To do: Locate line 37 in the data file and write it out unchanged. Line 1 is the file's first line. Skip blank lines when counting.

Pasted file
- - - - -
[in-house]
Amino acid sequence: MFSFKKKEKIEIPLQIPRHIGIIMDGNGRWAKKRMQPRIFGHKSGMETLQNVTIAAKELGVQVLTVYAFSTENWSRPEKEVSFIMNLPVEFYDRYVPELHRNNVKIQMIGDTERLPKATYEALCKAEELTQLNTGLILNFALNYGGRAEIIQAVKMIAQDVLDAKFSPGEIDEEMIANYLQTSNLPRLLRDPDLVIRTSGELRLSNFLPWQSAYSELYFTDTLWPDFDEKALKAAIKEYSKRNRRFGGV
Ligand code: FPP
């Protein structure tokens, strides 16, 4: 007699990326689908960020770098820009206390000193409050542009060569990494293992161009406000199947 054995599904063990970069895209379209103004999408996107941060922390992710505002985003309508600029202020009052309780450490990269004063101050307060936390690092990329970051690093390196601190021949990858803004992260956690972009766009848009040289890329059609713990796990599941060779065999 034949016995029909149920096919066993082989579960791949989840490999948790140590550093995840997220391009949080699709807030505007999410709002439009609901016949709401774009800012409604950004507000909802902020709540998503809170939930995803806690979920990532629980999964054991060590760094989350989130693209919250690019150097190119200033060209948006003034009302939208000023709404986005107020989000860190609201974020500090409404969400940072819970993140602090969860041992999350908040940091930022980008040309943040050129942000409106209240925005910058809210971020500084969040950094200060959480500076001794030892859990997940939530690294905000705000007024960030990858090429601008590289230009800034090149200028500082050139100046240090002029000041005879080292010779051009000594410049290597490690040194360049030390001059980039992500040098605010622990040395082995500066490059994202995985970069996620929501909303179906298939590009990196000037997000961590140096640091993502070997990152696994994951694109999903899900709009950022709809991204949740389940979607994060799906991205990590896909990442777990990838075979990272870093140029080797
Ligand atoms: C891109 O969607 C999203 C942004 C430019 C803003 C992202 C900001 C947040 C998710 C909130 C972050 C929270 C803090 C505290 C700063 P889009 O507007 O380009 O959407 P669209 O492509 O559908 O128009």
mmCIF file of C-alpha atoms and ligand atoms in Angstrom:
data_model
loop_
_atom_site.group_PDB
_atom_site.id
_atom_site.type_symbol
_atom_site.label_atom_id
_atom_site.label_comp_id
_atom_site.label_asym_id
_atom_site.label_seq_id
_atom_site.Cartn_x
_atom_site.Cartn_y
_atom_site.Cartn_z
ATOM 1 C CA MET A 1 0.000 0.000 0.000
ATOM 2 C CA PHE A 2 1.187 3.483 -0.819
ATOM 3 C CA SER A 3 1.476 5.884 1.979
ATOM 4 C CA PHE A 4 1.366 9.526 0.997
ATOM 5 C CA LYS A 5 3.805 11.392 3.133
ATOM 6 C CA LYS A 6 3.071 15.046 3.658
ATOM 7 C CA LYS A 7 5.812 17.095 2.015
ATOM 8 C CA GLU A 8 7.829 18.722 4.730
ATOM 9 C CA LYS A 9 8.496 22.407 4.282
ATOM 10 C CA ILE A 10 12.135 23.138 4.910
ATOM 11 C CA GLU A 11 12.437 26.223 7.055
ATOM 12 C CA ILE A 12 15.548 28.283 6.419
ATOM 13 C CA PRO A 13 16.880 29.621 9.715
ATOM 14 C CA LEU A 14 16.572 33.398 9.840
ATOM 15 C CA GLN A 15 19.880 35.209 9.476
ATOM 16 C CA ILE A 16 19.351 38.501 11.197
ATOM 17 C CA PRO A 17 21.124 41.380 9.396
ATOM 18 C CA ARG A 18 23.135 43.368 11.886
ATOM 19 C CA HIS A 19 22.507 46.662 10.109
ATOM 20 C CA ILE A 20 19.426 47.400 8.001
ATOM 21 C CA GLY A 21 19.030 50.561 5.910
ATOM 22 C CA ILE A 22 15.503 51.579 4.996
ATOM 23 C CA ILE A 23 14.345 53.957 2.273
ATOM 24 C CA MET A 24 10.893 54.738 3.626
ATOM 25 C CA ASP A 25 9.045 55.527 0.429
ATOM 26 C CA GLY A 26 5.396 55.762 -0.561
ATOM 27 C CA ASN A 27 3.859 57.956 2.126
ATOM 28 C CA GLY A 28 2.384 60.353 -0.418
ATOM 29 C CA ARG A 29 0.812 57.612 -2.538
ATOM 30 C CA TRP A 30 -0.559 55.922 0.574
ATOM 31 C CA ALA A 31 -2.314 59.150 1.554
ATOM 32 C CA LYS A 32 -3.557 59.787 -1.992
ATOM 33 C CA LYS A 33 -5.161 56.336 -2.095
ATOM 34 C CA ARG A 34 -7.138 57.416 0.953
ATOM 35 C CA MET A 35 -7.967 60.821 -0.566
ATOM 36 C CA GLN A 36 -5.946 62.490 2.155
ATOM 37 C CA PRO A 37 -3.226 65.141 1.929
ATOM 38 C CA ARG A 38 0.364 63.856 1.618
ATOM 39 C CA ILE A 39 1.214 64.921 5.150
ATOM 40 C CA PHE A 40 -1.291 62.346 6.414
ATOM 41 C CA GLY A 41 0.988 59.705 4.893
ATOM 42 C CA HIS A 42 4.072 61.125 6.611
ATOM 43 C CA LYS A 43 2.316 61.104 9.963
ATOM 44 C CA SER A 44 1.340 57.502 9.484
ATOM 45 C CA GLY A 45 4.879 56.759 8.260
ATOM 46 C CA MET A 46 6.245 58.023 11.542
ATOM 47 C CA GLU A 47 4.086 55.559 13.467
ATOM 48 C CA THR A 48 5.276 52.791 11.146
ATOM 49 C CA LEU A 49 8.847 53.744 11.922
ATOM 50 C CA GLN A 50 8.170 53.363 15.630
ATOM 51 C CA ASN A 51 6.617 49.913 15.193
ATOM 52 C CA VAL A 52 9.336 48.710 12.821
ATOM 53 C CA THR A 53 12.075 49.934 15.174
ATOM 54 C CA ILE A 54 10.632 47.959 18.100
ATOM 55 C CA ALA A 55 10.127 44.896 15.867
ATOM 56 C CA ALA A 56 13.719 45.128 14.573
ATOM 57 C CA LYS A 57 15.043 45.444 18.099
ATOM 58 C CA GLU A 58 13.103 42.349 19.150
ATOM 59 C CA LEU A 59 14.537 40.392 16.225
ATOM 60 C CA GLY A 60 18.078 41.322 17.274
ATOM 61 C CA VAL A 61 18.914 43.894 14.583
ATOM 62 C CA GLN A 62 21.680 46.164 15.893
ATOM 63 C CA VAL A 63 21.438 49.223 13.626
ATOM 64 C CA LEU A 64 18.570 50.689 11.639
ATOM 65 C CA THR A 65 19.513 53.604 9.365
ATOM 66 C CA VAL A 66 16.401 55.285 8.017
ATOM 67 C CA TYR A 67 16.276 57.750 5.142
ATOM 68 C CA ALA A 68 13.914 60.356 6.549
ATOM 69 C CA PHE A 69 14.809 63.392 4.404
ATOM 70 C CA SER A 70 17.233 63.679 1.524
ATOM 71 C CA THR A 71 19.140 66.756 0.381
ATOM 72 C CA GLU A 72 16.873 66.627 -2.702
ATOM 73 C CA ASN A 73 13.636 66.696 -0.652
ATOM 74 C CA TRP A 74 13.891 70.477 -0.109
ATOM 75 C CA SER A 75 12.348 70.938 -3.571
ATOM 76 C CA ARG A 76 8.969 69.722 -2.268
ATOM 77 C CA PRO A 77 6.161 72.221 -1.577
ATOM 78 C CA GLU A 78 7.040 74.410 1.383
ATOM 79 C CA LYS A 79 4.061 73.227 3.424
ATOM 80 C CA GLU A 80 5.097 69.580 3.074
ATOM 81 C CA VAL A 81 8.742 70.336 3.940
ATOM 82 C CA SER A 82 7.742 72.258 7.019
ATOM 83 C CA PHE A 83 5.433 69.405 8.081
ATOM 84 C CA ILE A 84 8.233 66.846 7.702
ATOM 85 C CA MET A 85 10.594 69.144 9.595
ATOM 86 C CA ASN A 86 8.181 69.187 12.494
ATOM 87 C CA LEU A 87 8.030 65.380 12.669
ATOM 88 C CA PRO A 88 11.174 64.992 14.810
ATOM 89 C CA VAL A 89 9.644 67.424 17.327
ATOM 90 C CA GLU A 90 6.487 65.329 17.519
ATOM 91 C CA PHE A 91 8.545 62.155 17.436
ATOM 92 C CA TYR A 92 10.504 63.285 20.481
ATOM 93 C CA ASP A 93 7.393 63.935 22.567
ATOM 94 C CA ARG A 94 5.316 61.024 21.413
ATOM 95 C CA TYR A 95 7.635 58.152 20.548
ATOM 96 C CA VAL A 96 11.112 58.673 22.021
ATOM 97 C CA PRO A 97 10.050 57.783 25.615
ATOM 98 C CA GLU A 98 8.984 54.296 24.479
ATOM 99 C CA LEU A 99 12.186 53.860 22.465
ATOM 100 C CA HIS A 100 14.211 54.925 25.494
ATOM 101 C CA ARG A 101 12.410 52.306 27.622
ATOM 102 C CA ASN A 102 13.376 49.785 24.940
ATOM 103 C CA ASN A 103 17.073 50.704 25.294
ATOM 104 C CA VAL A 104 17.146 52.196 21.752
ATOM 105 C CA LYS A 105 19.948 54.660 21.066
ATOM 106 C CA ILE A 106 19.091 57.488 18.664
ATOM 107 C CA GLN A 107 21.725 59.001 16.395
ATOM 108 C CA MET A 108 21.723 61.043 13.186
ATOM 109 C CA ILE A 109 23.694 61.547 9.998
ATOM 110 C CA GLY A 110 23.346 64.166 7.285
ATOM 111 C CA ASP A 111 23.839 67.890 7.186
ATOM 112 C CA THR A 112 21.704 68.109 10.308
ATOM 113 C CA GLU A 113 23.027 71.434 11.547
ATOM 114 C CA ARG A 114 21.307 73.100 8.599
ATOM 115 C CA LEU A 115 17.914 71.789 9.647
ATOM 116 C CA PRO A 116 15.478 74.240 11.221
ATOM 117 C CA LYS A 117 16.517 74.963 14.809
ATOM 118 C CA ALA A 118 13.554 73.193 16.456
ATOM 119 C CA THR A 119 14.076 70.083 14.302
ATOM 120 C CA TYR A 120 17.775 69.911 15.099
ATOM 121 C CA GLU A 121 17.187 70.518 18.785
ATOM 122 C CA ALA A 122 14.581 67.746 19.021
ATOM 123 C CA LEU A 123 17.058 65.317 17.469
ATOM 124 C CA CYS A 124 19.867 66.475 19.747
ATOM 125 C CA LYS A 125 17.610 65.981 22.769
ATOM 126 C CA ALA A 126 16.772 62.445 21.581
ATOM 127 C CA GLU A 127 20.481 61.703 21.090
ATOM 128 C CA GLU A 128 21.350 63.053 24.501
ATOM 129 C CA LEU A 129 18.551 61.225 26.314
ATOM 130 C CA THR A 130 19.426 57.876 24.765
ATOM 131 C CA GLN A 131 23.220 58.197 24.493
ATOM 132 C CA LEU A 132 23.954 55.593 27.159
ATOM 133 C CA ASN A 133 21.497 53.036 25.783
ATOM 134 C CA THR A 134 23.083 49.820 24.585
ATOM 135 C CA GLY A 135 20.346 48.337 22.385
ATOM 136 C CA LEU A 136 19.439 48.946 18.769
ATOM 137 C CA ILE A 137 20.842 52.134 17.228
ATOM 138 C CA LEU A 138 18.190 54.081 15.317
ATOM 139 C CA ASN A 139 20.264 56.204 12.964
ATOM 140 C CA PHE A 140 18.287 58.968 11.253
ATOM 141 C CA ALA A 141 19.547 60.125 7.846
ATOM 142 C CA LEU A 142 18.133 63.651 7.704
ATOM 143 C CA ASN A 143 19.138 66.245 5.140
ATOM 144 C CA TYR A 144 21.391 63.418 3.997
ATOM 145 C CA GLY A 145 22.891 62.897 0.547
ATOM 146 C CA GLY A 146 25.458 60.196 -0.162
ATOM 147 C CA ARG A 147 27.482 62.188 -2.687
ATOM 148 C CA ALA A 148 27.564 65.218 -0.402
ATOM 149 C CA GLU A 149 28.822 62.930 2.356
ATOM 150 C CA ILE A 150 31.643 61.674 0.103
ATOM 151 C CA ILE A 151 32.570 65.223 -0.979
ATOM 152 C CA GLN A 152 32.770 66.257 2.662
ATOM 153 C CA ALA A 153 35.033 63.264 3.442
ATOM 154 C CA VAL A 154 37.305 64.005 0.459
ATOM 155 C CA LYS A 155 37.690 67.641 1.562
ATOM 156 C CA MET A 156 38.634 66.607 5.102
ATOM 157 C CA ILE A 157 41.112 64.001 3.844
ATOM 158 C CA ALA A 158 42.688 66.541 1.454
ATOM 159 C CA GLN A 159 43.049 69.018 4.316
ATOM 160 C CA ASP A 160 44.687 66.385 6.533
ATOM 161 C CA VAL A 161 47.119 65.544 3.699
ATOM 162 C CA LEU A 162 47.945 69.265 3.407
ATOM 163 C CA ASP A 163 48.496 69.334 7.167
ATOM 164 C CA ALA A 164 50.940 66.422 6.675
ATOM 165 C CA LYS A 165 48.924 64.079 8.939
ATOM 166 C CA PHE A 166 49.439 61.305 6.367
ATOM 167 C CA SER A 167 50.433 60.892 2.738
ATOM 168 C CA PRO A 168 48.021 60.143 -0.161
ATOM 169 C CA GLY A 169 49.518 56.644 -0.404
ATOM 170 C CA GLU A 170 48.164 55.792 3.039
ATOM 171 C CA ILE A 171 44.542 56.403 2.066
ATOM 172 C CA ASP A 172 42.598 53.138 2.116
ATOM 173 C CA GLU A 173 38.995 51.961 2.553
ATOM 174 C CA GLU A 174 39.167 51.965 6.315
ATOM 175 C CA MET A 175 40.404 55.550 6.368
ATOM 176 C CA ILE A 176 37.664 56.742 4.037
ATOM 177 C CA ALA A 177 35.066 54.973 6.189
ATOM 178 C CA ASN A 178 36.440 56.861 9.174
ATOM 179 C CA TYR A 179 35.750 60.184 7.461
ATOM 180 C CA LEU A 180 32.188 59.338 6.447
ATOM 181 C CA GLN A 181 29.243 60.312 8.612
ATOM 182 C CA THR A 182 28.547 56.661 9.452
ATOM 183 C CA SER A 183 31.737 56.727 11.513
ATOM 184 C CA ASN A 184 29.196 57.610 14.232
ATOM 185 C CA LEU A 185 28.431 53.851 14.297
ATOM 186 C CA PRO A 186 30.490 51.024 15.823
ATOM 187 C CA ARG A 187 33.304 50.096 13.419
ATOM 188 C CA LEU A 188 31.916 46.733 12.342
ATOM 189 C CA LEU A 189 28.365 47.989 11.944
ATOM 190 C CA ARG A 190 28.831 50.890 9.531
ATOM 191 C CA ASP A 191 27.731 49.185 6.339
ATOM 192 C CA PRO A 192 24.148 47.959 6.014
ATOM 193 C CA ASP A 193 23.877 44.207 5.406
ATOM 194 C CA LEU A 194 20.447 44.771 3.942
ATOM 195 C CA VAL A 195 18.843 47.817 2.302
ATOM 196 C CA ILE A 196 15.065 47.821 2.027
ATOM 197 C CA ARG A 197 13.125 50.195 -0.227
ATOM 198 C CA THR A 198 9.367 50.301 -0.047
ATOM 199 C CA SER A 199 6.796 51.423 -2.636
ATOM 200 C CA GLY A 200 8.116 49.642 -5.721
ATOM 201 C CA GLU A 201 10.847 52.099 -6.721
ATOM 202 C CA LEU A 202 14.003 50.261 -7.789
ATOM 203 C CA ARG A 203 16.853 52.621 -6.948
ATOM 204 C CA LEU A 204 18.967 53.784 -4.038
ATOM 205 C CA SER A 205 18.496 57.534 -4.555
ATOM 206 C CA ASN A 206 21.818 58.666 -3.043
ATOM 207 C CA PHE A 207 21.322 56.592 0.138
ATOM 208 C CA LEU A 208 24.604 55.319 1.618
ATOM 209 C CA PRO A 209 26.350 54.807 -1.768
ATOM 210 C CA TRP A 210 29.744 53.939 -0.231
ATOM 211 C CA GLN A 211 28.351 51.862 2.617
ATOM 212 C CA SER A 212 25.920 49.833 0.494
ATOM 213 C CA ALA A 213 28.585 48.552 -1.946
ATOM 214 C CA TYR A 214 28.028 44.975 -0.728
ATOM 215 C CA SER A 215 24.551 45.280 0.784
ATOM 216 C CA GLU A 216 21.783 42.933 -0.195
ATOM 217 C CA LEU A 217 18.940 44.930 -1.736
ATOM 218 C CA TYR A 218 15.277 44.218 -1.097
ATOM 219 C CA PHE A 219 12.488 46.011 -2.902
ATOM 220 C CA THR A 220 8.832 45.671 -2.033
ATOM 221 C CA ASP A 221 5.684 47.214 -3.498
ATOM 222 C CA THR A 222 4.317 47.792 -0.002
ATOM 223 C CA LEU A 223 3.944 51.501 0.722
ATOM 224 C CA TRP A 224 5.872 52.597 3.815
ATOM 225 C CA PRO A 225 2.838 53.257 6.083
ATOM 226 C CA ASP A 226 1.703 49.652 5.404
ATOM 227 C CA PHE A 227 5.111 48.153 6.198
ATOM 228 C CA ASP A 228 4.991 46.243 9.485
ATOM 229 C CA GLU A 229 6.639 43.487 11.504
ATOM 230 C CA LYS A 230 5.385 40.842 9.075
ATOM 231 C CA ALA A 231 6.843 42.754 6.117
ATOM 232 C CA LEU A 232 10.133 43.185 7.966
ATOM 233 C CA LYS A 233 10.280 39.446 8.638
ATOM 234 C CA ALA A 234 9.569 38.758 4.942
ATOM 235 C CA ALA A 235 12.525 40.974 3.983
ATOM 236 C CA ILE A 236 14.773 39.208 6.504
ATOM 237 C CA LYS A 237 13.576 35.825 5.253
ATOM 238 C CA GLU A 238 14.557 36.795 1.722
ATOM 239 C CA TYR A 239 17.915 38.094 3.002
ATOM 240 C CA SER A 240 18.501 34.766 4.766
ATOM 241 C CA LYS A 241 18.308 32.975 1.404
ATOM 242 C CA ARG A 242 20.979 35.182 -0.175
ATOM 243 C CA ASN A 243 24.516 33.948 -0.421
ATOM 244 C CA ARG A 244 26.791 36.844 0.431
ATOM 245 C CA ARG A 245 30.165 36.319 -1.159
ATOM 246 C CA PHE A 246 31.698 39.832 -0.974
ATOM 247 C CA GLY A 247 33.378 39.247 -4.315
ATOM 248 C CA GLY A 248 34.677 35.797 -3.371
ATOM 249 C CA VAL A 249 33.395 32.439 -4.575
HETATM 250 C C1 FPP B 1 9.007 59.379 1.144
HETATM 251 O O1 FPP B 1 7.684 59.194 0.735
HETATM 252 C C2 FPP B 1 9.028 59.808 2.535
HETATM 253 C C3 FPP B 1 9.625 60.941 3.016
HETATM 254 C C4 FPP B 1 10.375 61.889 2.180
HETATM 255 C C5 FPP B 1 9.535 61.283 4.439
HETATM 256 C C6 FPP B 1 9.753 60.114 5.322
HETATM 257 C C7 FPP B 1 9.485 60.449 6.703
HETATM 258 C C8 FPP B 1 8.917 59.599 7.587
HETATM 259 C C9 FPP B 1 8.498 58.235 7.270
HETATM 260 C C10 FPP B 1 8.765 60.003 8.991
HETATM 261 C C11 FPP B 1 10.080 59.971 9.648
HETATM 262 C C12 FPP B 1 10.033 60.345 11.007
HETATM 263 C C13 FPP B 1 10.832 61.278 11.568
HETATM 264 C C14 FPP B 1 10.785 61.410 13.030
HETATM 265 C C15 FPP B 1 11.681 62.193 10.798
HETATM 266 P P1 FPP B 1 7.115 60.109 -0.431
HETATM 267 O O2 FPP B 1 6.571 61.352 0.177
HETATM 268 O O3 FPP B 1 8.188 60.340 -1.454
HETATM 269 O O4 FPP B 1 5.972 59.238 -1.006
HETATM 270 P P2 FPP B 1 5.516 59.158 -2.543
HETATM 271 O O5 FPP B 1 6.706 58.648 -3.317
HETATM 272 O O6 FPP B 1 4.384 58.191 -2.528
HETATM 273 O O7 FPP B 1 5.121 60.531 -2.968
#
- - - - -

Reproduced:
ATOM 19 C CA HIS A 19 22.507 46.662 10.109